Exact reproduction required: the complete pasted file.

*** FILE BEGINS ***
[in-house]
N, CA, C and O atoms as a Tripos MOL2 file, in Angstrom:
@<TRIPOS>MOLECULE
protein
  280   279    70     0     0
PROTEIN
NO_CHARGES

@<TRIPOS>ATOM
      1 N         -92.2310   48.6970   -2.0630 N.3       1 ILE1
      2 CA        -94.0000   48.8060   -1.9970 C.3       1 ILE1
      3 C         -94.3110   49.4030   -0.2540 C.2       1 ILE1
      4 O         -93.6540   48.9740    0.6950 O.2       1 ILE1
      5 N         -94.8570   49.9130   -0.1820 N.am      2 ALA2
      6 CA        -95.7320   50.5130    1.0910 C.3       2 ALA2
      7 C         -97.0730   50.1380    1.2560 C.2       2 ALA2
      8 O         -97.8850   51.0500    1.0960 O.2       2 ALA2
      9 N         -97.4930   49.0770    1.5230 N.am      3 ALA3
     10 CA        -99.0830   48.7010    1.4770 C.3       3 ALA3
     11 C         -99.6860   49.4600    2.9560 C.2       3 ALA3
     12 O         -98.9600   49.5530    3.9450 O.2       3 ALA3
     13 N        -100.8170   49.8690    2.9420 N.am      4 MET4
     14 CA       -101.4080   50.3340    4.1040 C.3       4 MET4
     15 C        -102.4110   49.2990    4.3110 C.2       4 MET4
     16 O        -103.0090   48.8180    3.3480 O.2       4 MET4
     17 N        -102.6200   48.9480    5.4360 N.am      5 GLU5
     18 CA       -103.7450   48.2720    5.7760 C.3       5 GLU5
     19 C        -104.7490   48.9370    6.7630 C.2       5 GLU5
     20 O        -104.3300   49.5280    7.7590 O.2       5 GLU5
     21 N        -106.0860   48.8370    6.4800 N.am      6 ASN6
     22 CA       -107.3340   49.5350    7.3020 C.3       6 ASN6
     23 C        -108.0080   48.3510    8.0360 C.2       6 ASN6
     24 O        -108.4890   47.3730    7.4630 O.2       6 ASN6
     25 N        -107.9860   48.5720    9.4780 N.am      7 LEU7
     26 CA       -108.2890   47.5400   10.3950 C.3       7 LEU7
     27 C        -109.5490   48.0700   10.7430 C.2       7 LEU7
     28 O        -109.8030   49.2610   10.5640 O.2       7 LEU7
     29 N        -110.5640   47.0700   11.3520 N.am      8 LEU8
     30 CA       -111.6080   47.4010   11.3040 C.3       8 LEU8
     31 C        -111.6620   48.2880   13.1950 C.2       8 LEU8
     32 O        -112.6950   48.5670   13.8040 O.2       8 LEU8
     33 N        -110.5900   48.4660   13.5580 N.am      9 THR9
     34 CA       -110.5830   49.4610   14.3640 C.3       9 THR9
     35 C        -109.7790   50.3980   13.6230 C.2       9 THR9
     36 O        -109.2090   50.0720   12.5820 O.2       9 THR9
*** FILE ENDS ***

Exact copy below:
[in-house]
N, CA, C and O atoms as a Tripos MOL2 file, in Angstrom:
@<TRIPOS>MOLECULE
protein
  280   279    70     0     0
PROTEIN
NO_CHARGES

@<TRIPOS>ATOM
      1 N         -92.2310   48.6970   -2.0630 N.3       1 ILE1
      2 CA        -94.0000   48.8060   -1.9970 C.3       1 ILE1
      3 C         -94.3110   49.4030   -0.2540 C.2       1 ILE1
      4 O         -93.6540   48.9740    0.6950 O.2       1 ILE1
      5 N         -94.8570   49.9130   -0.1820 N.am      2 ALA2
      6 CA        -95.7320   50.5130    1.0910 C.3       2 ALA2
      7 C         -97.0730   50.1380    1.2560 C.2       2 ALA2
      8 O         -97.8850   51.0500    1.0960 O.2       2 ALA2
      9 N         -97.4930   49.0770    1.5230 N.am      3 ALA3
     10 CA        -99.0830   48.7010    1.4770 C.3       3 ALA3
     11 C         -99.6860   49.4600    2.9560 C.2       3 ALA3
     12 O         -98.9600   49.5530    3.9450 O.2       3 ALA3
     13 N        -100.8170   49.8690    2.9420 N.am      4 MET4
     14 CA       -101.4080   50.3340    4.1040 C.3       4 MET4
     15 C        -102.4110   49.2990    4.3110 C.2       4 MET4
     16 O        -103.0090   48.8180    3.3480 O.2       4 MET4
     17 N        -102.6200   48.9480    5.4360 N.am      5 GLU5
     18 CA       -103.7450   48.2720    5.7760 C.3       5 GLU5
     19 C        -104.7490   48.9370    6.7630 C.2       5 GLU5
     20 O        -104.3300   49.5280    7.7590 O.2       5 GLU5
     21 N        -106.0860   48.8370    6.4800 N.am      6 ASN6
     22 CA       -107.3340   49.5350    7.3020 C.3       6 ASN6
     23 C        -108.0080   48.3510    8.0360 C.2       6 ASN6
     24 O        -108.4890   47.3730    7.4630 O.2       6 ASN6
     25 N        -107.9860   48.5720    9.4780 N.am      7 LEU7
     26 CA       -108.2890   47.5400   10.3950 C.3       7 LEU7
     27 C        -109.5490   48.0700   10.7430 C.2       7 LEU7
     28 O        -109.8030   49.2610   10.5640 O.2       7 LEU7
     29 N        -110.5640   47.0700   11.3520 N.am      8 LEU8
     30 CA       -111.6080   47.4010   11.3040 C.3       8 LEU8
     31 C        -111.6620   48.2880   13.1950 C.2       8 LEU8
     32 O        -112.6950   48.5670   13.8040 O.2       8 LEU8
     33 N        -110.5900   48.4660   13.5580 N.am      9 THR9
     34 CA       -110.5830   49.4610   14.3640 C.3       9 THR9
     35 C        -109.7790   50.3980   13.6230 C.2       9 THR9
     36 O        -109.2090   50.0720   12.5820 O.2       9 THR9